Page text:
“There is…another fact revealed in her letter at which I am astonished. She informs me that you have in Rappahannock as elsewhere, a set of men who make a business of speculating on the soldiers. It grieves me to think that, Virginias should be guilty of so heinous an offense. There is a kindred set in Stafford, who, though formerly accounted gentleman, have descended to the low and contemptible traffic of hucksterage, and by taking advantage of necessity, unscrupulously wrest from the poor soldier ‘his scanty and hard earned pay’ whilst toiling and suffering in behalf of his distracted country. Can the vilest and most abandoned Yankee who looks for subsistence in the filthy sewers of New York, rather than earn a living by fraud or industry, compare in degradation and infamy, with the set of extortioners, leeches, Harpies, aye, Vampire Bats that hover over our camps, waiting for some innocent victim, upon whom they are ready to pounce with all the celerity of the greedy cormorant. I was going to say that all such characters should be drafted and put in the van with men who would make them fight—but no, their touch would go loathsome and polluting, and the man who would so far forget the dignity of his nature, ignore a good name, in the acquisition of self, would to escape the service of country, cut of[f] a finger, and thus literally act the base poltroon. The manipulating power of these men is so dextrous, that it is almost impossible for a pocket to escape unpicked: for they have succeeded in adding to the art of stealing, the auxiliary art of juggling. They even rival the great Yankee rogue I heard of, who was so skillful in the use of his fingers as to elicit the remark from one, who had seen his thorough acquaintance with the rule of subtraction, that, should the angel Gabriel descent to earth, in order to proclaim the close of time, the fellow would steal his trump and sell it at an advance of one hundred percent before the angel could give a single blast. But enough of this. Let us leave these fellows to that friend whose jurisdiction extends over such cases.”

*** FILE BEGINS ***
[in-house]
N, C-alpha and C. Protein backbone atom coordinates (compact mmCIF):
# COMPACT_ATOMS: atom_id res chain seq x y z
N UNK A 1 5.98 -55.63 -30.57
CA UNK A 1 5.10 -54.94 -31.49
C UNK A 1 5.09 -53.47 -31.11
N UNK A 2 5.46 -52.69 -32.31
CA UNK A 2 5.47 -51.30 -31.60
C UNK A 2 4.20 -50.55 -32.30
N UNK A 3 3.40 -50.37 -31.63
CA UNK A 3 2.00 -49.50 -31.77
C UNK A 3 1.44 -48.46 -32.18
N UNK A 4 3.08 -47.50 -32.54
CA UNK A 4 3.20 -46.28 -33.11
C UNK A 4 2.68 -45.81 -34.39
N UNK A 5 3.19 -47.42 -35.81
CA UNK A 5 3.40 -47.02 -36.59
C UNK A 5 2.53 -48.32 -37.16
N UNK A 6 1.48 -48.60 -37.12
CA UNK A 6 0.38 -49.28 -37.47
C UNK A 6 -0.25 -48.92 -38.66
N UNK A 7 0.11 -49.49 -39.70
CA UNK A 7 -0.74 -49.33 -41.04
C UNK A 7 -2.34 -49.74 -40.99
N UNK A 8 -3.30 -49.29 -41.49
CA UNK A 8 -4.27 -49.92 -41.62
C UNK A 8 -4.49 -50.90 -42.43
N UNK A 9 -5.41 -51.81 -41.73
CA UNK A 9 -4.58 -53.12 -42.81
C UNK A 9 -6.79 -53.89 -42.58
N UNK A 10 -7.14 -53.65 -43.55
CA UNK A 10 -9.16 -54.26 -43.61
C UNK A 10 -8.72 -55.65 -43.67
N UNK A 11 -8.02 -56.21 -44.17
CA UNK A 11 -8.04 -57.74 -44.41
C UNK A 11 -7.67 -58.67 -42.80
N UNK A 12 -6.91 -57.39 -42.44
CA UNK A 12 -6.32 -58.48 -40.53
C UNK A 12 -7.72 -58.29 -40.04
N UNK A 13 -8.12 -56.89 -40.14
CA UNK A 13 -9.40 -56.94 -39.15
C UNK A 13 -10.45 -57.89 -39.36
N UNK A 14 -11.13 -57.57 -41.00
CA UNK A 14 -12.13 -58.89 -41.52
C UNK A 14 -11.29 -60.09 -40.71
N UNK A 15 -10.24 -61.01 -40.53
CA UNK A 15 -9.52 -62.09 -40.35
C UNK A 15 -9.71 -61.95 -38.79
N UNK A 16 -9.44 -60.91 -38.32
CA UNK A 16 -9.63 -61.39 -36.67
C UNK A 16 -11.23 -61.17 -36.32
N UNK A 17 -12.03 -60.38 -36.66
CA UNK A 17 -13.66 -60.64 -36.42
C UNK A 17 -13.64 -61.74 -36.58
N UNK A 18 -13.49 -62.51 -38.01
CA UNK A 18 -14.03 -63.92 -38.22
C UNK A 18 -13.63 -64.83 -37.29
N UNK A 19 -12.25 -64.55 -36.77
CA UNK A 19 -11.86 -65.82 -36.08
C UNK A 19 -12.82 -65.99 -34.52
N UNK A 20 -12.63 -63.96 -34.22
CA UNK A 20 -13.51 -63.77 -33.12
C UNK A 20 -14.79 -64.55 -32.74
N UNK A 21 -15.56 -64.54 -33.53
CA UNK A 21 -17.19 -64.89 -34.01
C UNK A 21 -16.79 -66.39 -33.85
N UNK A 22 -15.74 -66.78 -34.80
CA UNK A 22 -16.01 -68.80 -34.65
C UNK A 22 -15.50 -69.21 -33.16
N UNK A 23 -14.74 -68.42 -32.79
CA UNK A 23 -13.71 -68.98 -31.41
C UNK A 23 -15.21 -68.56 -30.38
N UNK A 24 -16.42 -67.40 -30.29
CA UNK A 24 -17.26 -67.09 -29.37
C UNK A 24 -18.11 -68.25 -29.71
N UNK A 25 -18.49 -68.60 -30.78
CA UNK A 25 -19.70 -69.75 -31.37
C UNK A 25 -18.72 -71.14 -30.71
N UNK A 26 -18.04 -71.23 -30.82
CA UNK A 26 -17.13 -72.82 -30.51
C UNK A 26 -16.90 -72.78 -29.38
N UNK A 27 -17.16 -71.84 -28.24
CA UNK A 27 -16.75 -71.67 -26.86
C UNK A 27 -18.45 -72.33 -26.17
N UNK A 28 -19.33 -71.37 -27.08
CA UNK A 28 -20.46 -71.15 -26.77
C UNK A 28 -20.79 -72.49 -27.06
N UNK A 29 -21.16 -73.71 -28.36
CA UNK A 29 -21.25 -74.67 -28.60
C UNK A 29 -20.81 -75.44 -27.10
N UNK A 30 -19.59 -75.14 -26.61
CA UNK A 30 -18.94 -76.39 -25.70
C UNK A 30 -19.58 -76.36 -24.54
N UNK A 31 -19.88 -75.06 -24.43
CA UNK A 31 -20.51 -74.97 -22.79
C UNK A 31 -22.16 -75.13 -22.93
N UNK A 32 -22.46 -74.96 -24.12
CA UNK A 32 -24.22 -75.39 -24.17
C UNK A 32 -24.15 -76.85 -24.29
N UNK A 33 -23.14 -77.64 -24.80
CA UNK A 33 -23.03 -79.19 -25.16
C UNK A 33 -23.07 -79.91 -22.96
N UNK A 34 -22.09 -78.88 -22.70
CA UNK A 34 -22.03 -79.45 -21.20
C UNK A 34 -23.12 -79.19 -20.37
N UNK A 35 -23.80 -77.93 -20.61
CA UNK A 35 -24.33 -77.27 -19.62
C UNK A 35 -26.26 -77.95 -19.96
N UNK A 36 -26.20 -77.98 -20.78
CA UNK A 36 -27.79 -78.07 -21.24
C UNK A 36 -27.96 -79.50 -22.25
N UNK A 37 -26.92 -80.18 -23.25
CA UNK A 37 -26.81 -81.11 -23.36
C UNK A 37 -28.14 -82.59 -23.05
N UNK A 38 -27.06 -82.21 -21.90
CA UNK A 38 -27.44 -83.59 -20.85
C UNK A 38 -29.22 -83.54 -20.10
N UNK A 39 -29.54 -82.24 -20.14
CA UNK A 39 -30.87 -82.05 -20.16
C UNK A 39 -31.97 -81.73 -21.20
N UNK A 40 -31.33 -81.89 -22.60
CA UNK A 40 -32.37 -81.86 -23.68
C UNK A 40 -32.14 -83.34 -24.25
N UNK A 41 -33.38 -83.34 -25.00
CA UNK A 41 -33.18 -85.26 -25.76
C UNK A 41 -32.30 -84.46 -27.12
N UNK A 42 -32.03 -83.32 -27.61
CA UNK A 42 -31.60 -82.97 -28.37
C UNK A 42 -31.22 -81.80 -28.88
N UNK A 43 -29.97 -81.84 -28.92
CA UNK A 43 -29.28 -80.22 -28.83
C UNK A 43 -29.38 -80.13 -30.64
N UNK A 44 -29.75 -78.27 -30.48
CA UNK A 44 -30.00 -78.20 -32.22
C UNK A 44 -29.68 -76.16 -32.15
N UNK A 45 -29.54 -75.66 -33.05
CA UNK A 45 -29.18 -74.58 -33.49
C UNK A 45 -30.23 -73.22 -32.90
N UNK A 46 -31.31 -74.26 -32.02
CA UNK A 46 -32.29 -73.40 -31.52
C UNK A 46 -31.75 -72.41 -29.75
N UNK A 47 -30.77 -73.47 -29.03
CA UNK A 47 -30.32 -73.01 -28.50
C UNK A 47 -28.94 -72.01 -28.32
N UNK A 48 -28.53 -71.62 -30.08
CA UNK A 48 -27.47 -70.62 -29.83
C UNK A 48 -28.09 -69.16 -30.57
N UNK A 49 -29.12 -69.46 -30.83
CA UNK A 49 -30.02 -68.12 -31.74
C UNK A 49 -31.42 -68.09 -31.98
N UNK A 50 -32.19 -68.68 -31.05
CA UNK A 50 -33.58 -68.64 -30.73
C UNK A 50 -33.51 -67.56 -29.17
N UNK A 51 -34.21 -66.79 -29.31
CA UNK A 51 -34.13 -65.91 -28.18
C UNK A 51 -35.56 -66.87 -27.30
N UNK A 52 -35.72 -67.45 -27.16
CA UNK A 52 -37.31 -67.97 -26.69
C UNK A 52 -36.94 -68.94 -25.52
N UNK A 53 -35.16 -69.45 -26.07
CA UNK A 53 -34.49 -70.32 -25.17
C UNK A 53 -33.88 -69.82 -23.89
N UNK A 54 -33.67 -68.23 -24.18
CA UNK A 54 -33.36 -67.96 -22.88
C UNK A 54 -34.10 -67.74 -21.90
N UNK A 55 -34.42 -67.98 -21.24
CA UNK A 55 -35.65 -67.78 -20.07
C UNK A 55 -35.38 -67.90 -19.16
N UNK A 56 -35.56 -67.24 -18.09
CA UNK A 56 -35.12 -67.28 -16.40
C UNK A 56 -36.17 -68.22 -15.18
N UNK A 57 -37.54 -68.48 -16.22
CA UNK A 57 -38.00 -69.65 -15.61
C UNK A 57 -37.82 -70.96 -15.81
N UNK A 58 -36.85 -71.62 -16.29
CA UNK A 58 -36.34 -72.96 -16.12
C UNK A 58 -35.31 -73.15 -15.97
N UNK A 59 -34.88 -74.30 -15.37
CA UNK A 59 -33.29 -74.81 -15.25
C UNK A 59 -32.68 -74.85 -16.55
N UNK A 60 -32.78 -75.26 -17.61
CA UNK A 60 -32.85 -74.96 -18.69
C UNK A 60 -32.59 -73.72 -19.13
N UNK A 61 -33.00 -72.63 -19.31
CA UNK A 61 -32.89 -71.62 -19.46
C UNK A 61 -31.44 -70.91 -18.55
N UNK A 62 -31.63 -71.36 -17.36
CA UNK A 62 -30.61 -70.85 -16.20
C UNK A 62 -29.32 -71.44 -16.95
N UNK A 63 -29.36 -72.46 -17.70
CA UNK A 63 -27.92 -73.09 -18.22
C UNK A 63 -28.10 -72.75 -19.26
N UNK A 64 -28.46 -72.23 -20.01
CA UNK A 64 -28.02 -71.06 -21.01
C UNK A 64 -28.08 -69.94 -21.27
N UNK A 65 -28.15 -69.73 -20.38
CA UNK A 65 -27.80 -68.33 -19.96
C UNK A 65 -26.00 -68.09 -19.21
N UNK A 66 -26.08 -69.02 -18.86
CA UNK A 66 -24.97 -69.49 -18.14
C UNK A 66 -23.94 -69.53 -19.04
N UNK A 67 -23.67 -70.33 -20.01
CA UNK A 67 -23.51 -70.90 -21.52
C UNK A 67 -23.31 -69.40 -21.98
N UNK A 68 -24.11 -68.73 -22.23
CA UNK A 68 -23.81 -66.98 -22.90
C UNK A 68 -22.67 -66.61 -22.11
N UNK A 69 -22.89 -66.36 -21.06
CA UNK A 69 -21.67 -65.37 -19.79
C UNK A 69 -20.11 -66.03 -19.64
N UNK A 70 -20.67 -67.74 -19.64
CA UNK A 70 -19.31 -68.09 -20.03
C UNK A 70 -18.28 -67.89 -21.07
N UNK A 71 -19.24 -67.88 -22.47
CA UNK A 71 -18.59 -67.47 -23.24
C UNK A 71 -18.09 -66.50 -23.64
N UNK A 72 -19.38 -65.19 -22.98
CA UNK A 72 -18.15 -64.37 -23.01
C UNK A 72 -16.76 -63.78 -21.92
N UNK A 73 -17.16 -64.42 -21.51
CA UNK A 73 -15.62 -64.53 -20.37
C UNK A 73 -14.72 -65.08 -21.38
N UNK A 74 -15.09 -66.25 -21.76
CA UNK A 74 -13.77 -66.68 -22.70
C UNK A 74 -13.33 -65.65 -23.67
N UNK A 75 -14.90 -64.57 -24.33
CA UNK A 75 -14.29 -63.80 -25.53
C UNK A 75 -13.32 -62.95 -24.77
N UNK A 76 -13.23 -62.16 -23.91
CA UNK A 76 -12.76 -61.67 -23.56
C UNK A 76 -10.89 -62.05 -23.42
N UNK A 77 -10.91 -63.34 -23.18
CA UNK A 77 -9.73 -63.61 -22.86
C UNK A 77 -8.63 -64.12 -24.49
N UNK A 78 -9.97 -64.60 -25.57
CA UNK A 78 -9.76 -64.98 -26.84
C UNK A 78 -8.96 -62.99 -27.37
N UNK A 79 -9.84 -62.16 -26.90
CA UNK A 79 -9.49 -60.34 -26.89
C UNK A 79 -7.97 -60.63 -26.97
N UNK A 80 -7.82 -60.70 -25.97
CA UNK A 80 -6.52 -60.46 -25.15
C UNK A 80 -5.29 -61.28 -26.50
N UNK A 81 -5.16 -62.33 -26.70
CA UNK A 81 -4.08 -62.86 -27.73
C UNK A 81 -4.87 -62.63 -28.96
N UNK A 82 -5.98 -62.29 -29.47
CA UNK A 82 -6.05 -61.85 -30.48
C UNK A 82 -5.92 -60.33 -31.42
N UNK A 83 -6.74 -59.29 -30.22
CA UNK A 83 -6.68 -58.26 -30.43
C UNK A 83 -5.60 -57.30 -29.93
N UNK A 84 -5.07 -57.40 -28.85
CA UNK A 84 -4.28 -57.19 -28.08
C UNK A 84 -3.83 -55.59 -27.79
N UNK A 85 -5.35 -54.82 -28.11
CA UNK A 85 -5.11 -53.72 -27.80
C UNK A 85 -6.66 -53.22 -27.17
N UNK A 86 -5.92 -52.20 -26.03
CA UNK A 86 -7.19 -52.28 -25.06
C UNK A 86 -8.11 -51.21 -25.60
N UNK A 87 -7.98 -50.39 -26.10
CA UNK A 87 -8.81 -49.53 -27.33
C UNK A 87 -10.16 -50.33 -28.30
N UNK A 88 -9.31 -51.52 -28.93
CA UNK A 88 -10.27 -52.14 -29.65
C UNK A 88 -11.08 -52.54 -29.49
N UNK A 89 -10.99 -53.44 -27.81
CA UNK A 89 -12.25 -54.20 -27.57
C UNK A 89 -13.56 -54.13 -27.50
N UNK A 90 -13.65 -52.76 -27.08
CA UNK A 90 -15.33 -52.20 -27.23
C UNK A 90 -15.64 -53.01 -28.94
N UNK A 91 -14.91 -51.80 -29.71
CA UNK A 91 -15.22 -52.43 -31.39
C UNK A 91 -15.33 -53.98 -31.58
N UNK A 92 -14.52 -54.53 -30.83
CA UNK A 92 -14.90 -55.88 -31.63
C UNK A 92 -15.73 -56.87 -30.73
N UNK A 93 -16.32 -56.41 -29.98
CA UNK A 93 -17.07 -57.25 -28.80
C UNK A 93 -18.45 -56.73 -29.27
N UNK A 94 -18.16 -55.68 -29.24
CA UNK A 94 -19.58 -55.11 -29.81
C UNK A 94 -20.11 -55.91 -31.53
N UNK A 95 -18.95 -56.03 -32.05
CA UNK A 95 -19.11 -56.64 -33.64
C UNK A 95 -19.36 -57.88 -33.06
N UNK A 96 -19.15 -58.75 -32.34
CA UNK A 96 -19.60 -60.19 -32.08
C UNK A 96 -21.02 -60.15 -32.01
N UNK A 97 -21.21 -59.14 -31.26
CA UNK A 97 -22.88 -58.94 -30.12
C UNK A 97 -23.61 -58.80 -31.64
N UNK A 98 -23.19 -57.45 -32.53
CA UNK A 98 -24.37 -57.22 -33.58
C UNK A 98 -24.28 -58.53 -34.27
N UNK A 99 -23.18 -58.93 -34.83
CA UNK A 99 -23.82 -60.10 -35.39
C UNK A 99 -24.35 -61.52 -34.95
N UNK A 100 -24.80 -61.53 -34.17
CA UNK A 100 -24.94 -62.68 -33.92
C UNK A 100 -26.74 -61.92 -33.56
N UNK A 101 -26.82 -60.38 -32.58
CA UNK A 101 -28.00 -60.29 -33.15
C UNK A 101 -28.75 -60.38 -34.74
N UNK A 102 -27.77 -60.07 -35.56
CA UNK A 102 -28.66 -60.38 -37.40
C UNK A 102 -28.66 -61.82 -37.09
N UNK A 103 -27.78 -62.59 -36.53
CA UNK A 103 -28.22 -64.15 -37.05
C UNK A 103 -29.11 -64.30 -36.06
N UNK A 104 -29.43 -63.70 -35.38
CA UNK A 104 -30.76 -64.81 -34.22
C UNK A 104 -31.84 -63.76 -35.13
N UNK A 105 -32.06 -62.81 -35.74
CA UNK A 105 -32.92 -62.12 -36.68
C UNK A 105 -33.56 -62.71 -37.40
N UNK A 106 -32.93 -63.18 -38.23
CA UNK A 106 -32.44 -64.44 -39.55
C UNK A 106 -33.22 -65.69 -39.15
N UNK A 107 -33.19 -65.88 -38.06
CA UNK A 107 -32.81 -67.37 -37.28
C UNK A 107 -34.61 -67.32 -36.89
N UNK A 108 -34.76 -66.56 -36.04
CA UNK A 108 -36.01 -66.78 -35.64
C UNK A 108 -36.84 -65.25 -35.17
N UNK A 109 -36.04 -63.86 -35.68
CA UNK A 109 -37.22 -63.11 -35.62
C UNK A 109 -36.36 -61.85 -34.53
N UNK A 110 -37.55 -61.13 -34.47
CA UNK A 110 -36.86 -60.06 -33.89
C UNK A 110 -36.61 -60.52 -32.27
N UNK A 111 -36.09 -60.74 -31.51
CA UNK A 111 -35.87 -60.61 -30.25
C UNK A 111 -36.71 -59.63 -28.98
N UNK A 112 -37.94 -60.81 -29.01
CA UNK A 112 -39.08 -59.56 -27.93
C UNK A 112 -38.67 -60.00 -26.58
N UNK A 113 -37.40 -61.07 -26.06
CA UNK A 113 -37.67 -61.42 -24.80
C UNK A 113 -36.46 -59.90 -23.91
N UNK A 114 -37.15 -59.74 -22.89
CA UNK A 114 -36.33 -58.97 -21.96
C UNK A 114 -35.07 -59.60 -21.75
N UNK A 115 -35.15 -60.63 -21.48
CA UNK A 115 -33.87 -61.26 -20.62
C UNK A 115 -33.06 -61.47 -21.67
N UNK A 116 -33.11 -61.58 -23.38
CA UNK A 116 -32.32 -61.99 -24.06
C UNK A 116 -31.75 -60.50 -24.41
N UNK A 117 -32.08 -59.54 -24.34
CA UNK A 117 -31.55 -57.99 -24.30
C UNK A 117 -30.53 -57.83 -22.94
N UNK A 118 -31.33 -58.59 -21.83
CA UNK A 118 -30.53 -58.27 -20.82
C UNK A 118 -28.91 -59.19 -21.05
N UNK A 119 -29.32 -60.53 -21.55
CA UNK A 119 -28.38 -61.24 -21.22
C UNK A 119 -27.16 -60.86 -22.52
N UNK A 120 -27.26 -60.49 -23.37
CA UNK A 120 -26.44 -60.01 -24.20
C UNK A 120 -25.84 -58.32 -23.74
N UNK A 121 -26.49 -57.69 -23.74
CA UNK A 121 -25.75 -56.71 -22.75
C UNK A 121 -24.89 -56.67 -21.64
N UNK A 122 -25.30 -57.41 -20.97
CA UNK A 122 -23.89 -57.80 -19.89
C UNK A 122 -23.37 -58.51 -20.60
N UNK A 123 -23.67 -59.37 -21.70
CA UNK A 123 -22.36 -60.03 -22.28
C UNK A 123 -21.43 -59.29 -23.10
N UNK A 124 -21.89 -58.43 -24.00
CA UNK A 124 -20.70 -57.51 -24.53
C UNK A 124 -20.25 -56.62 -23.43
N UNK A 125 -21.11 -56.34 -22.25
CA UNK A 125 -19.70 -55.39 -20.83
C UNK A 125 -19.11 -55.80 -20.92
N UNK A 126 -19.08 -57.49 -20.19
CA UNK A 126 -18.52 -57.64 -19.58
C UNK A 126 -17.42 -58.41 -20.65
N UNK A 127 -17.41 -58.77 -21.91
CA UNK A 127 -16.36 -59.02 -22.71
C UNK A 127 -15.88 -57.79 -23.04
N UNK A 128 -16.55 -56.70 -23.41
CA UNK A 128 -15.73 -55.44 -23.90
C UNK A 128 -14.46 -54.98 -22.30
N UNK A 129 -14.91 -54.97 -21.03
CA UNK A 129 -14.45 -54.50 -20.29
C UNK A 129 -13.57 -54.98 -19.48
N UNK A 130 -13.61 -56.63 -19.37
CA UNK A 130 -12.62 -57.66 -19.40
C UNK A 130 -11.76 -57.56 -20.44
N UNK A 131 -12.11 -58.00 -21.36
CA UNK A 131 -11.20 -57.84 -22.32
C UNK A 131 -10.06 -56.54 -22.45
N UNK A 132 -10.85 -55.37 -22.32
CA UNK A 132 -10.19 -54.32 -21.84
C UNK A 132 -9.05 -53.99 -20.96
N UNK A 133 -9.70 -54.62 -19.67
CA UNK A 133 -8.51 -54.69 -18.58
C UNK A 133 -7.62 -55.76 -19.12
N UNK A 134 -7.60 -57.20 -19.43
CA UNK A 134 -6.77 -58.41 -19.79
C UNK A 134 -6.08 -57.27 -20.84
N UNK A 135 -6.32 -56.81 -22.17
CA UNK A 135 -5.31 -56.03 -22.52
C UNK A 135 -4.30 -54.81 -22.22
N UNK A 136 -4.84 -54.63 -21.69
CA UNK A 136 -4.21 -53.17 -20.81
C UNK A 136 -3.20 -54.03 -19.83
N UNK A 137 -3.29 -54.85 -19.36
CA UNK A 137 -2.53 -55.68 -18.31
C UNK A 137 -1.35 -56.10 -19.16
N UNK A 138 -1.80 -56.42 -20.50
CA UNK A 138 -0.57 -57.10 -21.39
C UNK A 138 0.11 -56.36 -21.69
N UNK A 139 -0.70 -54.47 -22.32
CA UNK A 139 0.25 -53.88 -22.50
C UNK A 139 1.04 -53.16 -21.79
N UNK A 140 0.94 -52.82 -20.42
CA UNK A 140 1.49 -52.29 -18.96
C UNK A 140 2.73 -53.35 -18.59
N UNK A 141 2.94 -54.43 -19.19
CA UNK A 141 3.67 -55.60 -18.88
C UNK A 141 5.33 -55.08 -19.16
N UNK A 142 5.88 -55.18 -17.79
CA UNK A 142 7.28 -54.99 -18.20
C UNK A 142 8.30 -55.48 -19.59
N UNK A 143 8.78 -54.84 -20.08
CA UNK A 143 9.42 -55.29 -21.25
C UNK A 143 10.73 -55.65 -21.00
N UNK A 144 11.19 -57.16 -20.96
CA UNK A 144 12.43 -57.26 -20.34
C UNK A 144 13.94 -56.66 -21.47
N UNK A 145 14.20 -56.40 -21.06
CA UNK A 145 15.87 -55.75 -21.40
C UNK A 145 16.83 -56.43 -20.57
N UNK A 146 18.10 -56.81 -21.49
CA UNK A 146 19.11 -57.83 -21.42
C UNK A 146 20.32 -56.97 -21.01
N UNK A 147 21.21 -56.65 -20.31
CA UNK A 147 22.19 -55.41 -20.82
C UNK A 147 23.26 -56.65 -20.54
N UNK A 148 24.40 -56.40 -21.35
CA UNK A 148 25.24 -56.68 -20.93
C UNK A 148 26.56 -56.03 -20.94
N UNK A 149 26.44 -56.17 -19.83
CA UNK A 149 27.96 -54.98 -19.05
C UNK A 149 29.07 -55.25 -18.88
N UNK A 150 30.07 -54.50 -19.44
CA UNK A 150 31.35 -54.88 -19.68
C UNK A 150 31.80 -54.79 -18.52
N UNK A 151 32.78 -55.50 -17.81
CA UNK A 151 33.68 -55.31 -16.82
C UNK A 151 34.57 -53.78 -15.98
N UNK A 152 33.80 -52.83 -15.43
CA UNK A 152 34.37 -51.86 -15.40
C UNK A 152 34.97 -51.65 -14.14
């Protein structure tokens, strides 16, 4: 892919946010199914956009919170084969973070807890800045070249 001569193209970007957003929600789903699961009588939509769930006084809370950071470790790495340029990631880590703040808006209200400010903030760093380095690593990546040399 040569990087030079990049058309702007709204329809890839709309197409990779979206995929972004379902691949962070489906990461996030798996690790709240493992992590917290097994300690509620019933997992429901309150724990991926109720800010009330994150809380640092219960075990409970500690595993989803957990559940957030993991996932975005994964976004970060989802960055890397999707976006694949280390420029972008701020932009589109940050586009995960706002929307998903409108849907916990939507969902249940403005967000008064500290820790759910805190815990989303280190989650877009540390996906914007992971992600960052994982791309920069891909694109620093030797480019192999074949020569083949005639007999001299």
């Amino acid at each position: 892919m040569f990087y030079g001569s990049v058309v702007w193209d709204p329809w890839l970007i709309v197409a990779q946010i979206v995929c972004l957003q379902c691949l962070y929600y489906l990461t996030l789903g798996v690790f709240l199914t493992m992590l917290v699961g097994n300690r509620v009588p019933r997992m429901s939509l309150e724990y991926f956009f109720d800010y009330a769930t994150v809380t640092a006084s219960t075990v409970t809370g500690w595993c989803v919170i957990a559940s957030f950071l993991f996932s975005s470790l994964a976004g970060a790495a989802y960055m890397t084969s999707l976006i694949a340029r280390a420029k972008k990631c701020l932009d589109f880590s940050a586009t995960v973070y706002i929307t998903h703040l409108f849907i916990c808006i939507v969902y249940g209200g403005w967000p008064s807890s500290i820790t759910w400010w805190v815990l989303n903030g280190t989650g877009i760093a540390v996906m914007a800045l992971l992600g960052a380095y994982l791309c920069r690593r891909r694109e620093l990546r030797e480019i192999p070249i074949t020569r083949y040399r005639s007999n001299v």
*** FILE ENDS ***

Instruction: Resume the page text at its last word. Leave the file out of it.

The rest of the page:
A rich letter by a Virginia officer composed early in the war with fascinating content on substitute brokers.

REFERENCES: Luskey, Brian. Men Is Cheap: Exposing the Frauds of Free Labor in Civil War America (University of North Carolina Press, 2020), pp. 1-5; John Warner Lyell at; Col. John Warner Lyell at

Item #7507